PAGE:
'Social Network' Director David Fincher Talks 'Girl With The Dragon Tattoo' Films
David Fincher took on the digital revolution this year in his film 'The Social Network,' but for his next guaranteed blockbuster, the American remake of 'Girl With The Dragon Tattoo,' he's going a little bit old school.
Fincher spoke with the film site Collider to discuss how he approached the technology and mystery aspects of the hit Swedish book and film series, of which he got the opportunity to make with English-speaking actors.
"Well you get asked these questions, you know we're going through this with Dragon Tattoo now, what year does it take place in? Well the books are delivered in 2004, so he's probably thinking in terms of 2003, it's not published until 2005, 2007 is the iPhone, so all those apps that would be available to the iPhone are probably something that Salander would have access to 'cause she's a bit of a Mac junkie. So you kind of go, 'Well where do we draw the line?' So we just said, look everything has to be pre-iPhone technology, because otherwise they would be sitting there going 'Well we just go over here.' They would have a compass; they would be able to tell what the weather was like. So there's all that stuff, you just have to make a decision [that's] fairly arbitrary, basically everything in the movie is pre-iPhone."
With the books being about similar subject matter to some of his other films, Fincher was actually a little bit hesitant to helm the movies, having forged a career with 'Seven,' and 'Zodiac.' Then, he took a look at the opportunity from a wider perspective.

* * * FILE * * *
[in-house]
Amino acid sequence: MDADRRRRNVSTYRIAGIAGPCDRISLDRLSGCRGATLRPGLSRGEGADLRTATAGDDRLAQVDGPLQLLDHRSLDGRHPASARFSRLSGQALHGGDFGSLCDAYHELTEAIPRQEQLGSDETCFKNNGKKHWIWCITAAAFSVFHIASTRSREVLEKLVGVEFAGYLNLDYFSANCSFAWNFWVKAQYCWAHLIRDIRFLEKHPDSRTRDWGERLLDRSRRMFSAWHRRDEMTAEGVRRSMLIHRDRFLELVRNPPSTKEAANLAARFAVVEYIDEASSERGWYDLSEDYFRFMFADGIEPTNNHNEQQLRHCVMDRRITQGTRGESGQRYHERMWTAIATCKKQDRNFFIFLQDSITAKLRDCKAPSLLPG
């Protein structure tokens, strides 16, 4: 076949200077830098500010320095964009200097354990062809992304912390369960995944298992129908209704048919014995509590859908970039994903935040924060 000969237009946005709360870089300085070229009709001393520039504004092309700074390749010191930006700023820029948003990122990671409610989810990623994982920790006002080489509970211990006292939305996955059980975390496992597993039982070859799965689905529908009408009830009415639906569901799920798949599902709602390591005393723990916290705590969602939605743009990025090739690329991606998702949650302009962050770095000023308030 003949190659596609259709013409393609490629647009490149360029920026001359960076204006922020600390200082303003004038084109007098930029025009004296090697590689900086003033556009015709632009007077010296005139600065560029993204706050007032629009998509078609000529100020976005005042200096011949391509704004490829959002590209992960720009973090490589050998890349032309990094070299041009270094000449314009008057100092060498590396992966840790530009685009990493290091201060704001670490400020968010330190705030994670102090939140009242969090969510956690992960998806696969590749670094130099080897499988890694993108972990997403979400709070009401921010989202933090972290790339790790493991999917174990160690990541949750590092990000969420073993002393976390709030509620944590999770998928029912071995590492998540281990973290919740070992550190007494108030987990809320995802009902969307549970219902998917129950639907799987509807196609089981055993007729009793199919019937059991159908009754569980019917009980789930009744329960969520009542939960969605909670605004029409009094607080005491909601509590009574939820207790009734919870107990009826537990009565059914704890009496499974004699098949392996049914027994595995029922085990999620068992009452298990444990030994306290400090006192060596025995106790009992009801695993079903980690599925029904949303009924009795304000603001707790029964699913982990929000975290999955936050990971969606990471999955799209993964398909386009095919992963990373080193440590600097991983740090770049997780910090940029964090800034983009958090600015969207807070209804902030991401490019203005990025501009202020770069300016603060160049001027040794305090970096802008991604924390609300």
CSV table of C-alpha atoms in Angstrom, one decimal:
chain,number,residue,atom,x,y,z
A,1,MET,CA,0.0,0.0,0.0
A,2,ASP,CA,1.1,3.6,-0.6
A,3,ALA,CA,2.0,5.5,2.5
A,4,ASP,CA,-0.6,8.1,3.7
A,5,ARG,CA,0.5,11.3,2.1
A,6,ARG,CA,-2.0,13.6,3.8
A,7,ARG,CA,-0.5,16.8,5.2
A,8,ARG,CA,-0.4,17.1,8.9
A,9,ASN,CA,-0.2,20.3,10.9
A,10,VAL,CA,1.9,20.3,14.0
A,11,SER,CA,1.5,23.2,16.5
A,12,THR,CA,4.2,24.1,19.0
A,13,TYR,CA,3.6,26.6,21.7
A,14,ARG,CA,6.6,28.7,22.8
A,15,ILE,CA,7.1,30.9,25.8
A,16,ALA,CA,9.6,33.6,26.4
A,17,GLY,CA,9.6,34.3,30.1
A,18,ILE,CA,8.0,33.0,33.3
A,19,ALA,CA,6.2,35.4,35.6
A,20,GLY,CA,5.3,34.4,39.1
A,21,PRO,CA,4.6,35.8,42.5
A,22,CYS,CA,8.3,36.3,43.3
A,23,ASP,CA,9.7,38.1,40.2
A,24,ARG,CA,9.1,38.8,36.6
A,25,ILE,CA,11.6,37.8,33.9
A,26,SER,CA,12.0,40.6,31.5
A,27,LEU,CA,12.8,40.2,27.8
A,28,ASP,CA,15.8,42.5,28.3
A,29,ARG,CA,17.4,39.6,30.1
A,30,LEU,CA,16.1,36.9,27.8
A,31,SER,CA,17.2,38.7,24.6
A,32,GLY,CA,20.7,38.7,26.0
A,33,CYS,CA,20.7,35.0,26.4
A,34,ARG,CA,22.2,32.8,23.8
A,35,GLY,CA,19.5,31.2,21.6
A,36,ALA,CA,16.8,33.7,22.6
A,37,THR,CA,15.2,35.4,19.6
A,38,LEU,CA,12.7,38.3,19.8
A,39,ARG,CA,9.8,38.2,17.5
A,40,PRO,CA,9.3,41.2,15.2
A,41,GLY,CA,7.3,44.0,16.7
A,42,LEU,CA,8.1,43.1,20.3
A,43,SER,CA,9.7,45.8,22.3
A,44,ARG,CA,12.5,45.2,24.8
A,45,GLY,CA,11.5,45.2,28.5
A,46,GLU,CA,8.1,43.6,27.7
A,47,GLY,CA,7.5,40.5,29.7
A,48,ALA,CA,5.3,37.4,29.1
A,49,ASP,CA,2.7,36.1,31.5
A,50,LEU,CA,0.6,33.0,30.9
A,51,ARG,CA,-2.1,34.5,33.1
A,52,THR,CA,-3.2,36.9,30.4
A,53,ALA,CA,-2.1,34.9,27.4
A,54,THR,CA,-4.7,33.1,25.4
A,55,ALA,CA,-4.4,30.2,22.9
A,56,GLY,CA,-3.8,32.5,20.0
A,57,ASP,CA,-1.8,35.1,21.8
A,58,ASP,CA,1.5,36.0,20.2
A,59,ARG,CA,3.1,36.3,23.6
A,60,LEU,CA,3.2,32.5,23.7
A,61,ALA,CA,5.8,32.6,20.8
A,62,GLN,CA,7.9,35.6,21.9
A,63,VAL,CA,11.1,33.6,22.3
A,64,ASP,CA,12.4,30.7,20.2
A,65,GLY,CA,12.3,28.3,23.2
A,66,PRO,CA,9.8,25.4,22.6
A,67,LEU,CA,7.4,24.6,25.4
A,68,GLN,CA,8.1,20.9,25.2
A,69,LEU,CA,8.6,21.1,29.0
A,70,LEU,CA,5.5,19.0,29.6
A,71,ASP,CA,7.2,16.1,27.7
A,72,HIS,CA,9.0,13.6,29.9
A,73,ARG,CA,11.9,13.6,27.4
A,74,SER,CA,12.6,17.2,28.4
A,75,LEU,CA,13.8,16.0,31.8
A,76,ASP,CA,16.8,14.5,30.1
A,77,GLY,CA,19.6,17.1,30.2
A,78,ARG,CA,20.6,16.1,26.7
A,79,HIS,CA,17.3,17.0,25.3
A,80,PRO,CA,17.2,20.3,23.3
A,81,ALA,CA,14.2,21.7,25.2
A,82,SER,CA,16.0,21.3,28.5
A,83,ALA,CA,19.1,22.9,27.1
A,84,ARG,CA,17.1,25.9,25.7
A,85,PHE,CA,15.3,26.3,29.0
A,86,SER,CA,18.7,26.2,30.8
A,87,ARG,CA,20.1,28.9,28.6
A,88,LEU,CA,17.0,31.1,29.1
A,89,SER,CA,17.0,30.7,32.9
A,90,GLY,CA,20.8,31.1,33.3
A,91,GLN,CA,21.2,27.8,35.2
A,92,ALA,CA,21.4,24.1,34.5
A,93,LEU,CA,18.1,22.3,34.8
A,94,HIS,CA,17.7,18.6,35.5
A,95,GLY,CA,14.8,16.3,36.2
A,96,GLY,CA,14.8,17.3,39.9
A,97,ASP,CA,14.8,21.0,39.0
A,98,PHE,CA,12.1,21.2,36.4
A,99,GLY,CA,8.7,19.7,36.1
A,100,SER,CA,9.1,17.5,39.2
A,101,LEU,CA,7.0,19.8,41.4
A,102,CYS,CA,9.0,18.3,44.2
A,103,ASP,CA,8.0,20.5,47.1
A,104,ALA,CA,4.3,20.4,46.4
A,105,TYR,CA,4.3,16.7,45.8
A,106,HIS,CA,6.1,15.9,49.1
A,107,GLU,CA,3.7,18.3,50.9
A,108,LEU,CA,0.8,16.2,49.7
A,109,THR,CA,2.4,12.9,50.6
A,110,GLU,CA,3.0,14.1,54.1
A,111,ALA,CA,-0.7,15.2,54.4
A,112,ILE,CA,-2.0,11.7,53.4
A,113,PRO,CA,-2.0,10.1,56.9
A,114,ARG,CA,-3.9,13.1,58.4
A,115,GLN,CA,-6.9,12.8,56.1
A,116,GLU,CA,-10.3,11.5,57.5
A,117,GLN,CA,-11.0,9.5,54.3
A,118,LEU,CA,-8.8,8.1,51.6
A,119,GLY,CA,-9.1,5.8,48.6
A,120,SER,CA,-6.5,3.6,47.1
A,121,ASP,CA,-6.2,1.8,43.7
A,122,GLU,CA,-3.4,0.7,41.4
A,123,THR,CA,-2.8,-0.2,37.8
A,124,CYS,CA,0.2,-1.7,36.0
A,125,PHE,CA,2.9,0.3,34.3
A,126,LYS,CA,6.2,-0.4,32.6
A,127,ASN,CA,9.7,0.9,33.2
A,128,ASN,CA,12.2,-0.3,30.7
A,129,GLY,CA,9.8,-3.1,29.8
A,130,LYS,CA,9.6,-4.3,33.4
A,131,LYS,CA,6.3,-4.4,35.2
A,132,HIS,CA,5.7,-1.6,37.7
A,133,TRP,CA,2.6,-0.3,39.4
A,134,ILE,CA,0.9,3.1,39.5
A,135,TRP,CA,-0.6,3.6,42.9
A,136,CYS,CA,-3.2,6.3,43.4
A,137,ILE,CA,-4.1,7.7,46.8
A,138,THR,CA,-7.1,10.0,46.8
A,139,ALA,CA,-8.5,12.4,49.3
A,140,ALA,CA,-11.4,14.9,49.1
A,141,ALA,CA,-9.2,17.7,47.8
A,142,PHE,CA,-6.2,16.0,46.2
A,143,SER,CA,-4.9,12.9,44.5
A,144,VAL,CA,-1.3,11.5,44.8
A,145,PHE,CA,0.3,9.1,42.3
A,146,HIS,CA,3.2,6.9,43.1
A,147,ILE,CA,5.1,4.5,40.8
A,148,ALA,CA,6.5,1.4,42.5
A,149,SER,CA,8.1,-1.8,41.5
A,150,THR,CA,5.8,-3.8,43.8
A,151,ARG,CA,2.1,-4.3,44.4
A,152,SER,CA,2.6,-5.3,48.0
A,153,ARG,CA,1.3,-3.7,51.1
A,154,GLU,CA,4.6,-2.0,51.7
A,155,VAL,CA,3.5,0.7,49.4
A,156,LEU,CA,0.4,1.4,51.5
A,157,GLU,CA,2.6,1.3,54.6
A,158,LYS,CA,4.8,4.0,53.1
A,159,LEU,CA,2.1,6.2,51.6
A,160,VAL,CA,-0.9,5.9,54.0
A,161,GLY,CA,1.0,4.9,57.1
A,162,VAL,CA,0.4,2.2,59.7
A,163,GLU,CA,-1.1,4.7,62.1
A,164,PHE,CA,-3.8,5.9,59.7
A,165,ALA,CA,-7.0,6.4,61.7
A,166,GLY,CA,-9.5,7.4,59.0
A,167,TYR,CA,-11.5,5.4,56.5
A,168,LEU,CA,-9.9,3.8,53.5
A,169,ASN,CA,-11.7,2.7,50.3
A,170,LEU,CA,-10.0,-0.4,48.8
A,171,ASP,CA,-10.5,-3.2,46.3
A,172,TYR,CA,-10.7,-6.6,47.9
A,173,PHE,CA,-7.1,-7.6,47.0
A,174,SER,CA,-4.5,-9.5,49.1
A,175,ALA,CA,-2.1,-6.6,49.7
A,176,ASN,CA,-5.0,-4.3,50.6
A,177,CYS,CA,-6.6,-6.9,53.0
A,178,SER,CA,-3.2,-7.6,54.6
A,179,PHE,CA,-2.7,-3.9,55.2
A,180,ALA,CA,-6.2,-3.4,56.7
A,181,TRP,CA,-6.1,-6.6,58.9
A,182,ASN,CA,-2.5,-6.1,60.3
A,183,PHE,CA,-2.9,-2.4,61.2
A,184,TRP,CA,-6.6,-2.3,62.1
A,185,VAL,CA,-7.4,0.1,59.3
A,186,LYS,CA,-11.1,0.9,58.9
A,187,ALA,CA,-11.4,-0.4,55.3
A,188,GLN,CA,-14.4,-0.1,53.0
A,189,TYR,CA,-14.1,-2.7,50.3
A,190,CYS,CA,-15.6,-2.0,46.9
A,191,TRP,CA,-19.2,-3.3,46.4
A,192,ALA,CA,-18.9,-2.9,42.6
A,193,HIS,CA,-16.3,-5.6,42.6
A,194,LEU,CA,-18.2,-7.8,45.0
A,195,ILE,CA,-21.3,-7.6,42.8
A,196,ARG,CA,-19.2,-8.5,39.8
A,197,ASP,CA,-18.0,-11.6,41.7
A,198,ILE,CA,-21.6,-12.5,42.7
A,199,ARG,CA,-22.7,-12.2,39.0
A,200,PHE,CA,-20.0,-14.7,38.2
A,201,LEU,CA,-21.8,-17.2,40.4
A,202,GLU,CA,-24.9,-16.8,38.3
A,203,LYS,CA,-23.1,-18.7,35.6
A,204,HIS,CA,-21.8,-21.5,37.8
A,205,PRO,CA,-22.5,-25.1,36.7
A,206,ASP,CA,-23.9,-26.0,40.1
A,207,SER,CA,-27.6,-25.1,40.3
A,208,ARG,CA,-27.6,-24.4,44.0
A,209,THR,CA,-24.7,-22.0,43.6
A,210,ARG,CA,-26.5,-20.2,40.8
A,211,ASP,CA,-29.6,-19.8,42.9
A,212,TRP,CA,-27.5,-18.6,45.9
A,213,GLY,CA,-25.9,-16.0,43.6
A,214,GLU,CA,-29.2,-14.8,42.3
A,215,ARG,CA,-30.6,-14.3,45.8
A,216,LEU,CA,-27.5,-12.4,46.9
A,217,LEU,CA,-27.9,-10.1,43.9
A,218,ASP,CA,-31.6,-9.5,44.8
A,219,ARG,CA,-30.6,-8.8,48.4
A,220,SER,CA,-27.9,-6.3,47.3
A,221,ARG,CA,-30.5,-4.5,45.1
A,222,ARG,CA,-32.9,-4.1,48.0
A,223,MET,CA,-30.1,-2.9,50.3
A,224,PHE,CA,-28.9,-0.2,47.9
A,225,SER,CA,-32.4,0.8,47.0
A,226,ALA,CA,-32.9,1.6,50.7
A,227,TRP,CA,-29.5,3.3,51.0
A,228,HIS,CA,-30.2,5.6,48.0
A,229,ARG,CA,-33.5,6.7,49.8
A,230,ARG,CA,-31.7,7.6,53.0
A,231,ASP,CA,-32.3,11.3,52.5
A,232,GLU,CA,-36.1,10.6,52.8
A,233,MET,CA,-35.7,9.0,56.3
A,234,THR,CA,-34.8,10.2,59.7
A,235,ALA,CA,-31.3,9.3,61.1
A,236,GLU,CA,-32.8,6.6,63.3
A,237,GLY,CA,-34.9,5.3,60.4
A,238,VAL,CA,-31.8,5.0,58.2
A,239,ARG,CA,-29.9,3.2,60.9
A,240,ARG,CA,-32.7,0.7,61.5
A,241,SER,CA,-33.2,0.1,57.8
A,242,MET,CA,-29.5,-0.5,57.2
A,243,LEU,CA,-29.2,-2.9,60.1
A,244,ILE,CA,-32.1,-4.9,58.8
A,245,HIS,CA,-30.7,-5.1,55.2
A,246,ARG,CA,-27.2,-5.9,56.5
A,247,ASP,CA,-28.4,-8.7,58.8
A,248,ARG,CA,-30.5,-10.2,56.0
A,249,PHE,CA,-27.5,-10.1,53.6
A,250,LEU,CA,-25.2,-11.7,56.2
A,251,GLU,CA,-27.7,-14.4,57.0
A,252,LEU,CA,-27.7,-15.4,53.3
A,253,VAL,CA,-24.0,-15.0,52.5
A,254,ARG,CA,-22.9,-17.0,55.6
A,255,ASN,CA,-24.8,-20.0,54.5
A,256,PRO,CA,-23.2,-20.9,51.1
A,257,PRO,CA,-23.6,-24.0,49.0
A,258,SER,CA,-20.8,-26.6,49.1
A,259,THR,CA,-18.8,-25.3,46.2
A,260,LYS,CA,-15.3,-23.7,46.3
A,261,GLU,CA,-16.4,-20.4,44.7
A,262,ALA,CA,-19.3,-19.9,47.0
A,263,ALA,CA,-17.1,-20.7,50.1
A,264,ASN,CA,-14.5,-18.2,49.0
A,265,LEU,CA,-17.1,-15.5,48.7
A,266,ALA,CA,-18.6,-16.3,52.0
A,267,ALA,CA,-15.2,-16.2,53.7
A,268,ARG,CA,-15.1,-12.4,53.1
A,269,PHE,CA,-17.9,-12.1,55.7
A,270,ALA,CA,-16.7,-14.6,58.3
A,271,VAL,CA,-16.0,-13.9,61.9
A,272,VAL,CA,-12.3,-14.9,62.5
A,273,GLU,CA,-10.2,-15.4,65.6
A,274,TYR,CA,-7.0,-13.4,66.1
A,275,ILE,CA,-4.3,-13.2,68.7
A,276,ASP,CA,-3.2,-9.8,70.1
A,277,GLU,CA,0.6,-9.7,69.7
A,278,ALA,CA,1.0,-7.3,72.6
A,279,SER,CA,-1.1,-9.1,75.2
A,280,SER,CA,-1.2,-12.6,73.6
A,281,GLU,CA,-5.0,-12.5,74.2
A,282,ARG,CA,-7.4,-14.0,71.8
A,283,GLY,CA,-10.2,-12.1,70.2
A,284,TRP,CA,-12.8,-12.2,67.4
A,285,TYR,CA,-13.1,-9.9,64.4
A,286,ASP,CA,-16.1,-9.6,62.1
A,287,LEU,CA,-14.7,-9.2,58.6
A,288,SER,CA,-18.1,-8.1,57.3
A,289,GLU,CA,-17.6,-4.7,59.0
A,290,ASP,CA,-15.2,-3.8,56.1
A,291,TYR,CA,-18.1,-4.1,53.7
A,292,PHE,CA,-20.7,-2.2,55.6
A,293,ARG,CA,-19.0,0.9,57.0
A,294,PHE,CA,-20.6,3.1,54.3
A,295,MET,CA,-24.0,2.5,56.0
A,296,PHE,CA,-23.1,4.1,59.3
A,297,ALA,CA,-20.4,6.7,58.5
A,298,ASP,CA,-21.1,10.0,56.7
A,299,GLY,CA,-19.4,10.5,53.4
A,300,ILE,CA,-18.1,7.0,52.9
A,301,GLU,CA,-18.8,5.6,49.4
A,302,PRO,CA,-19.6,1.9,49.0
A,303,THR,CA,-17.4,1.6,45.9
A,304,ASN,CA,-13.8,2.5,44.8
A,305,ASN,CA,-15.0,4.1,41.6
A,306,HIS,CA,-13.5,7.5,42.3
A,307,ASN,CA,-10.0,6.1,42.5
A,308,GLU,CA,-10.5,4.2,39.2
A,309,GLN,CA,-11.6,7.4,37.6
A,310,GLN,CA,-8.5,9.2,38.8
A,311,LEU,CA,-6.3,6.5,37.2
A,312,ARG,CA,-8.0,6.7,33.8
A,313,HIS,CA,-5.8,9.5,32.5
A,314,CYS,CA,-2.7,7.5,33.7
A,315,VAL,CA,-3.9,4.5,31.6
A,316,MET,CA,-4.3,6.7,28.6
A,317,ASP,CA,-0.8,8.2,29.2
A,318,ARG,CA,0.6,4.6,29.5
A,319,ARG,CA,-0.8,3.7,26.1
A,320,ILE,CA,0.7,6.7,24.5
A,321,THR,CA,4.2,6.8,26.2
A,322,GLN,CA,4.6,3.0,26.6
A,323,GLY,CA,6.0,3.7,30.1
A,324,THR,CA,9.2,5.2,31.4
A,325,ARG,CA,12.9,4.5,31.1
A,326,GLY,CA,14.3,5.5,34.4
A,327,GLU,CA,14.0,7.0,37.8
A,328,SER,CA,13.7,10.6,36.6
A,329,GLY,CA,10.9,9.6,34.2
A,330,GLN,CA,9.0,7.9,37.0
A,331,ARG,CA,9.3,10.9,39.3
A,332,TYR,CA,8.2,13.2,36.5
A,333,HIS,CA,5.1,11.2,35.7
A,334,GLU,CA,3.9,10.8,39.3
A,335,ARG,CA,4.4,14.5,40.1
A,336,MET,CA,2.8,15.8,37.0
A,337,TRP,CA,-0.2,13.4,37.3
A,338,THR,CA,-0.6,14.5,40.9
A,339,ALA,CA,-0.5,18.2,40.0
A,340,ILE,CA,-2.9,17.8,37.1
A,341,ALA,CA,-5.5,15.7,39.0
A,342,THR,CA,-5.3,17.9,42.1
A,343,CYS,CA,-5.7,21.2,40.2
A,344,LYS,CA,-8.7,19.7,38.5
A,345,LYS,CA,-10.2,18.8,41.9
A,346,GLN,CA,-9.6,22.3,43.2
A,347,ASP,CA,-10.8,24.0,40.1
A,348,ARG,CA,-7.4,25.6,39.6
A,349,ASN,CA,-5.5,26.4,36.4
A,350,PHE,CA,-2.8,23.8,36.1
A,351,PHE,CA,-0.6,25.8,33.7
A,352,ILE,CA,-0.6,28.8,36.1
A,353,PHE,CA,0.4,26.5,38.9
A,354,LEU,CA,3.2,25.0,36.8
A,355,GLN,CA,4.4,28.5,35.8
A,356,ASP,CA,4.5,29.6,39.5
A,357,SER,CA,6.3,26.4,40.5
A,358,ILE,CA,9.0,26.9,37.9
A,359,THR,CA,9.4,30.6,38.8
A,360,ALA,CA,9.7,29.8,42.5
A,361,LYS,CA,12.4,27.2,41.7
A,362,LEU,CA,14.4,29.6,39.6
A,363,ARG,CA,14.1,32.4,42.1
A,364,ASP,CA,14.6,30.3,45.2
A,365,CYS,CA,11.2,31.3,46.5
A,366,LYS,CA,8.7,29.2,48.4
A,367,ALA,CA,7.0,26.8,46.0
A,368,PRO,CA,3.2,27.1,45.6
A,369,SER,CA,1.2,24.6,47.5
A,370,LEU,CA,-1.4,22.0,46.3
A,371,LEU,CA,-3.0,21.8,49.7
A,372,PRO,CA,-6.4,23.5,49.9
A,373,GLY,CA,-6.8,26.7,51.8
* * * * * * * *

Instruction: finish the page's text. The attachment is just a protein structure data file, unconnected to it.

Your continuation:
"Dragon Tattoo came along and I was like "Awww f**k man you cannot make another serial killer movie...you've got to fucking stop this.' And it wasn't really even...it was Michael Lynton and Amy Pascal and Scott Rudin to an extent but mostly from the studio side that they were committed to this idea that there could be...that there was a hope that you could do a franchise movie for adults. And I thought 'f**k man, I've been working my ass off for twenty years, hoping that somebody would say something like this.' And I just thought, you get an opportunity to hopefully pave the way for something like that to happen...you know, that would be a great thing."
Of course, Fincher did take the opportunity, and the first of the Stieg Larsson-based films, starring Rooney Mara and Daniel Craig, comes out in December of this new year.
For much more of the interview, click over to Collider.com.